Study Tips for College Physics
Shared by current or former Allied Sciences students
When it comes to working on the homework and preparing for the upcoming exams, working
with one or a few other people can make a load of difference. I used to think studying by myself
was the way to go, but being able to consult and work with classmates when I was having a
difficult time understanding the concepts, helped me to learn more of the material. It was also
comforting to know I wasn't alone in the College Physics battle! And, the worst thing you could
do is feel physics-defeated; therefore, having your fellow classmates/friends there right along
beside you not only rids you of feeling defeated, but also motivates you as an individual student
and as a group member.
And, definitely take advantage of any "Pre-Exam" study sessions put on by the instructor. Not
only does it help clear up any confusion you may have, it also provides you with the opportunity
to ask questions you wouldn't feel comfortable asking in a large group during class hours
(however, no question is a dumb question!). I was the student that asked questions on a regular
basis because Physics was a hard subject for me to understand. The professor, the lab instructor,
and the Physics graduate students are there to help, and they do! I was definitely one of the
struggling students when I took College Physics, and I asked questions all the time!
--Abby, Radiologic Sciences
The thing that helped most for me is to doing the homework problems myself and trying to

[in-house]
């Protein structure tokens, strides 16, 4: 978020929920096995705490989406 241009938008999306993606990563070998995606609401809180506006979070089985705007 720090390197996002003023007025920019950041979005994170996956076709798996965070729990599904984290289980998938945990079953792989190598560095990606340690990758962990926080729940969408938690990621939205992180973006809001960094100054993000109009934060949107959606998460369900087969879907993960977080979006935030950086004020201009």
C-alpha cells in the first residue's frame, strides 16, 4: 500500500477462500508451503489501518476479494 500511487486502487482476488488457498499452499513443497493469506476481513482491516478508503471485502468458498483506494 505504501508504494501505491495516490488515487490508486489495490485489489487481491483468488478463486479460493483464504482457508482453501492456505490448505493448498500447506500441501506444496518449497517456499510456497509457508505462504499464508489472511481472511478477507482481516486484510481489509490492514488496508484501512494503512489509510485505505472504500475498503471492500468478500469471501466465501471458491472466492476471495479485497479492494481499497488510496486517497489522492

understand the basic concepts as best I could before getting help, and not giving up too quickly
on the difficult problems. It's tempting to work in groups or with people who have the
answers just to get the homework done, but that won't help you out AT ALL come test time!
(speaking from experience) Try to find a group that works together to solve problems and tries to
understand the all the steps and concepts, not one where they just teach other the answers.
The test questions are like the homework questions most of the time, so by doing them yourself
and understanding the steps you took to solve them, you will definitely remember the concepts
and ways to the solutions so much better. Also, each chapter builds off previous chapters, so try
not to fall behind- get help when you need it! ACE is huge benefit or going to the TAs for
tutoring. Also, try not to wait until the day before the test to do the homework and study!
--Angie, Radiologic Sciences
To get a good grade in Physics you need to attend lecture. In lecture you get helpful notes and
tips on how to do the problems. I recommend working with friends to solve the Lon Capa
problems. There are different ways to solve the problems so it is helpful to get other opinions
from friends. When working on the Lon Capa homework I would either be at ACE tutoring or at
South Engineering in the physics tutoring room. These resources were very helpful because I had
a hard time learning the material just from lecture. To study for the exams I would focus on
learning how to do all the Lon Capa homework. I would also read the lecture notes to understand
the concepts. My professor had review sessions before the exam and I recommend going to them